Several years ago, my wife and I wanted to plan for our son’s college tuitions. In those days the totals were much smaller, but we felt if we could put back “X” amount of dollars per paycheck, he would have a nice junk of money when he graduated from high school. Unfortunately like most families, when the time came to start visiting colleges and making a decision on where he would go, the expense was extremely overwhelming.
We had to start looking into various loans (which took months by the way) and find a way to fill the financial gaps. Here is what we found:
Home Equity Line of Credit
Several homeowners with eventual college students will borrow against their home equity. However, you have to have the right interest rate attached to it. In 2015, the average variable rate is around 4.75%. Taking this approach could also cost you anywhere from $300-$500 upfront. It’s definitely an option, but one that could come with higher interest rates down the road.
Unless you plan on paying off the balance quickly, you should really try to find a lender that will offer a fixed loan. The average today is a little higher than variable rates (around 6%), but it will leave you with a line-of-credit if it’s needed in the future.
Find a Private Lender
Take the time to visit your financial institution and see what form of private lending they can offer. If you are able to secure a private student loan, the variable rate will depend on your credit. Those with good credit could see as low as 3%. Again, we still recommend a fixed loan if it will take years to pay off, as long as you find a good one (great credit can hit as low as 4.5%).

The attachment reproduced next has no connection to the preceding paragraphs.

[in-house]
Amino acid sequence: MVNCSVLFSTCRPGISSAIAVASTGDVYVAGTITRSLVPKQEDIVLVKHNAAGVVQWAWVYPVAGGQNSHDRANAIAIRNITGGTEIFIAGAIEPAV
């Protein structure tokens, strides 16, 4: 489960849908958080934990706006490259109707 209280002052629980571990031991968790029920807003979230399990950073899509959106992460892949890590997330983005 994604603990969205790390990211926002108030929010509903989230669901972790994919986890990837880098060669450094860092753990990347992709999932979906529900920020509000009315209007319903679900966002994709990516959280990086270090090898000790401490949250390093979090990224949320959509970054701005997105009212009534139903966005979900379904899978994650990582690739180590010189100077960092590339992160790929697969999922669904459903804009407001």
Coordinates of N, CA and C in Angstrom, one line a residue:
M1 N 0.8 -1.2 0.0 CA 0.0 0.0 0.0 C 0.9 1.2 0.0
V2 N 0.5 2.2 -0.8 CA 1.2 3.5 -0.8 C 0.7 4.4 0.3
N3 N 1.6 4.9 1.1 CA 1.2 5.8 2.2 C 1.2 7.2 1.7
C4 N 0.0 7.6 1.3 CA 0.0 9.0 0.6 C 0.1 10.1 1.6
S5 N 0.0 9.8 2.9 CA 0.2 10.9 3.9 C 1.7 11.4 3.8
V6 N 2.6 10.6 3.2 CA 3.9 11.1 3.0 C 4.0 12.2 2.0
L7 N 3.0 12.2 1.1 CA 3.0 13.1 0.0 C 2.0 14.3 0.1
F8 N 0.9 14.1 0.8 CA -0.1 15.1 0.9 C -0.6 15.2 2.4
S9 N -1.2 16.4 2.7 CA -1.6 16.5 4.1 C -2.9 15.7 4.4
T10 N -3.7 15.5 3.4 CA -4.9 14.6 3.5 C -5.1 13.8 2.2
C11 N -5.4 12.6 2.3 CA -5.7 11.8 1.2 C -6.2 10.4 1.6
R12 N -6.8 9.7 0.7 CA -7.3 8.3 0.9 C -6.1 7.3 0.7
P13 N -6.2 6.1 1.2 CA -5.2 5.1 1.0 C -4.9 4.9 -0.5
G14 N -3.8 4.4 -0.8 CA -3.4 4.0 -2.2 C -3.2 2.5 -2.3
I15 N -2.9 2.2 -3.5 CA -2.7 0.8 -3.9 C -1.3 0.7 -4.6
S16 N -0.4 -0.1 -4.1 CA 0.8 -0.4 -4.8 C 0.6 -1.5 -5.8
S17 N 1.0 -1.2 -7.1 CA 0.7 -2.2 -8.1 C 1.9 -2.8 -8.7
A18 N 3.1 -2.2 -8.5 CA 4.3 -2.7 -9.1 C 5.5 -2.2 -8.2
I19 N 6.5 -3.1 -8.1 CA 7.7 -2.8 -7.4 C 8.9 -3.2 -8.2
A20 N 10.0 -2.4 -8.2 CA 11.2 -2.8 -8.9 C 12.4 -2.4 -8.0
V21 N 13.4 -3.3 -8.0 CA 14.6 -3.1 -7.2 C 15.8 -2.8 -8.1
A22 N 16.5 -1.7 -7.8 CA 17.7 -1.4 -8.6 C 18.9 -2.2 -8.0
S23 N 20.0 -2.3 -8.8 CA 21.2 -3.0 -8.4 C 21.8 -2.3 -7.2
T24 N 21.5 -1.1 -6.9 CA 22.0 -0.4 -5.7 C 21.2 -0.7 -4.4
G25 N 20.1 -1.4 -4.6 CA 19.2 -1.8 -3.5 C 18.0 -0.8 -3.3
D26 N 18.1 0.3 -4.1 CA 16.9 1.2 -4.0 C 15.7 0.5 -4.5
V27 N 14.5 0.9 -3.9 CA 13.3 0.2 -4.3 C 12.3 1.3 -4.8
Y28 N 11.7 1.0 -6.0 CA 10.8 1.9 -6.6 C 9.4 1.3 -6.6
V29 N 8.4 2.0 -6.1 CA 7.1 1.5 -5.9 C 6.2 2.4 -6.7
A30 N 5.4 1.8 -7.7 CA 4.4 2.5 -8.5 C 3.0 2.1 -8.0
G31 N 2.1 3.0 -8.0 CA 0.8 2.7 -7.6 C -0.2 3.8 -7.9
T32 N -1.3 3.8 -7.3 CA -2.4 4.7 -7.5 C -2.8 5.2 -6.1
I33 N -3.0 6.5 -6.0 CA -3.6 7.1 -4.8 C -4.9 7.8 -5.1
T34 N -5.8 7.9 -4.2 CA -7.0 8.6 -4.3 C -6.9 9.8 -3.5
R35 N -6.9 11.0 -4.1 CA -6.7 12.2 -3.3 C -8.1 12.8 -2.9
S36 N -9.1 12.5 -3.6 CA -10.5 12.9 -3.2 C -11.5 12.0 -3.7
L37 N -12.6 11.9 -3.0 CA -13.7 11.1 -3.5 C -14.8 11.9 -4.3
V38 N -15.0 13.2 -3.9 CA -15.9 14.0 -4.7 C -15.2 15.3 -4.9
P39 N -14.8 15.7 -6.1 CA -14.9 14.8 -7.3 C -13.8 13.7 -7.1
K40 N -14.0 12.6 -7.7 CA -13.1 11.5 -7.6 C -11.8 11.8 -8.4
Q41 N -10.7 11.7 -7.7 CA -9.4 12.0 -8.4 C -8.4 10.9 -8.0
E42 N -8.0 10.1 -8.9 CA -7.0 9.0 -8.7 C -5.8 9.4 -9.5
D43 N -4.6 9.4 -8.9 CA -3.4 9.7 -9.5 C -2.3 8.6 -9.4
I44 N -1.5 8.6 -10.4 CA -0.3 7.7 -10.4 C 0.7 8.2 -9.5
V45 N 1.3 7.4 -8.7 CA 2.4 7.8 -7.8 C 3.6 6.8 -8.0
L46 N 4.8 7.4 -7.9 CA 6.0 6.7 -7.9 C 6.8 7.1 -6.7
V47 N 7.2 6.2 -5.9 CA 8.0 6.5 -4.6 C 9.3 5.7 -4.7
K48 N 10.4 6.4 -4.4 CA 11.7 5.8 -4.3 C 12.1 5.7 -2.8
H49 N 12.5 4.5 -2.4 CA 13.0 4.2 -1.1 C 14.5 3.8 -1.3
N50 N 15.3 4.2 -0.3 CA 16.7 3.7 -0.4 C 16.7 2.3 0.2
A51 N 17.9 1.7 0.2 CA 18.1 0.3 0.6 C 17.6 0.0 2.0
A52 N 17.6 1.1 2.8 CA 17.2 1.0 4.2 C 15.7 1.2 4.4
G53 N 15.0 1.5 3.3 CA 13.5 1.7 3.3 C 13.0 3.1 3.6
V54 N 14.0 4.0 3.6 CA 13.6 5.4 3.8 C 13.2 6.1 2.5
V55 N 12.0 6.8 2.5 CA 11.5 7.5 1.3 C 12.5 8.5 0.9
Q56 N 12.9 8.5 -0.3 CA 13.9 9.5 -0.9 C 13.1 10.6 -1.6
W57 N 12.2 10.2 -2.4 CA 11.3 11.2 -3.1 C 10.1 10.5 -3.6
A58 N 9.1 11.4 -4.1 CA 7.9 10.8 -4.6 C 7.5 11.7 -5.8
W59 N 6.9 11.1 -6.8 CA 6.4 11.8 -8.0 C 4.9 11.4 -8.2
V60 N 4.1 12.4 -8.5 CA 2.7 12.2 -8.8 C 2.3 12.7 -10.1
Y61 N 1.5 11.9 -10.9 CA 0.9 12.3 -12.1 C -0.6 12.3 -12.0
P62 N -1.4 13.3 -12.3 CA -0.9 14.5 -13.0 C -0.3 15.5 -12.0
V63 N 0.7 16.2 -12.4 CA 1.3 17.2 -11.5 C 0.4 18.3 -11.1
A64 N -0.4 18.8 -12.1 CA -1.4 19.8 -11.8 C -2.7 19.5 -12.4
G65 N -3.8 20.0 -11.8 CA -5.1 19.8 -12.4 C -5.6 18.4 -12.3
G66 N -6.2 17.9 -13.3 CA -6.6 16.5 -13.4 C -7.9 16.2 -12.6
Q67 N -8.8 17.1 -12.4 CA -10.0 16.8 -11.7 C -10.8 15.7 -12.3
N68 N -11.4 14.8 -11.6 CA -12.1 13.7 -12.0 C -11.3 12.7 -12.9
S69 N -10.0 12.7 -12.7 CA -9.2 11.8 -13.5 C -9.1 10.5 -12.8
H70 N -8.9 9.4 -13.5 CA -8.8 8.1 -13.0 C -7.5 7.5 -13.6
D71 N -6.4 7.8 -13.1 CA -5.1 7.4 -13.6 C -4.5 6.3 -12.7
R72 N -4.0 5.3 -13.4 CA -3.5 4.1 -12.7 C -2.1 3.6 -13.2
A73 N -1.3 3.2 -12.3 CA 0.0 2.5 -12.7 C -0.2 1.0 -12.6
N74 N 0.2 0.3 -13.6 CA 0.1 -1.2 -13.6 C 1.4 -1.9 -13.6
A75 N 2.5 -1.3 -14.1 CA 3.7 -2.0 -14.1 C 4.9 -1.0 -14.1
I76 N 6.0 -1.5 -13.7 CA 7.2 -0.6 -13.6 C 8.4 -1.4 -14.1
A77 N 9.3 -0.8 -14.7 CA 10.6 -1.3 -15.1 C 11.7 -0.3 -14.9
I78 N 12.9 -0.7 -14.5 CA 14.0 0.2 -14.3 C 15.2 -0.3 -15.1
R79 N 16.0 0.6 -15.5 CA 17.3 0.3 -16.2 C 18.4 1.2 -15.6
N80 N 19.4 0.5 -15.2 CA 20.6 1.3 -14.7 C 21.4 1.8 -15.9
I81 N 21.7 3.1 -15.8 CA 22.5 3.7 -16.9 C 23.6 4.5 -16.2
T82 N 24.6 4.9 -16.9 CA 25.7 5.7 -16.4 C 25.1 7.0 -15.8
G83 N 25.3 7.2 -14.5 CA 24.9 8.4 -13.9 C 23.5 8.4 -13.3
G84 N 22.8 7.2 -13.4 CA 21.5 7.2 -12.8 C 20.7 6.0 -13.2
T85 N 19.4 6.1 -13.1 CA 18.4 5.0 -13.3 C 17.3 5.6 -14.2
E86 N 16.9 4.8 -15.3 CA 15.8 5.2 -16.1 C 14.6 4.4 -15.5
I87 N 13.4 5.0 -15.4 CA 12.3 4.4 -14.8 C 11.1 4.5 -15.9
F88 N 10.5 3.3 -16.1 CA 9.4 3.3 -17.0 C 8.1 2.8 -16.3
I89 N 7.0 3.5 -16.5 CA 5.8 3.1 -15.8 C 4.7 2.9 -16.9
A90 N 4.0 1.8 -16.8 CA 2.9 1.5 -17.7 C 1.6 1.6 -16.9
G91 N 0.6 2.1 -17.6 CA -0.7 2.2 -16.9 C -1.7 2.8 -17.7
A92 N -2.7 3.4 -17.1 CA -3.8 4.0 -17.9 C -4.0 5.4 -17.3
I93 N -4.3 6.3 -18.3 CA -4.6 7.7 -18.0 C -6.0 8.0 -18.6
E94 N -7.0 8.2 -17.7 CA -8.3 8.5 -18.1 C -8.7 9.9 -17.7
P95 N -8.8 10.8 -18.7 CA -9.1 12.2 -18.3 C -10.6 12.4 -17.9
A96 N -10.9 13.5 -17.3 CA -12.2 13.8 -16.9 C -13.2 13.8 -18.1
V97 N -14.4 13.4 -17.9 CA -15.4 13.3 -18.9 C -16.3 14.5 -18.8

Federal Parent Plus Loan
The easiest way to gain more money is by utilizing a federal parent PLUS loan. This option is ideal for families who are not concerned with the initial interest rates (now at 6.8%). Keep in mind; this loan also comes with an origination fee (4% or more).
The benefit to this option is your credit doesn’t have to be 700 or better. In fact, the amount of money your household makes and your credit scores will not make a difference. Think of this has creating another mortgage for the household, because it is very similar.
The amount of time you have to pay off the PLUS loan can be anywhere from ten years to thirty years. Unfortunately, drawn out payments could leave a family feeling stressed over their financial situation for many years to come.
We recommend learning more about each one of these options and find out what works best for you. There are advantages and disadvantages to each one, but with the right approach, you will find the necessary money to send your child to college.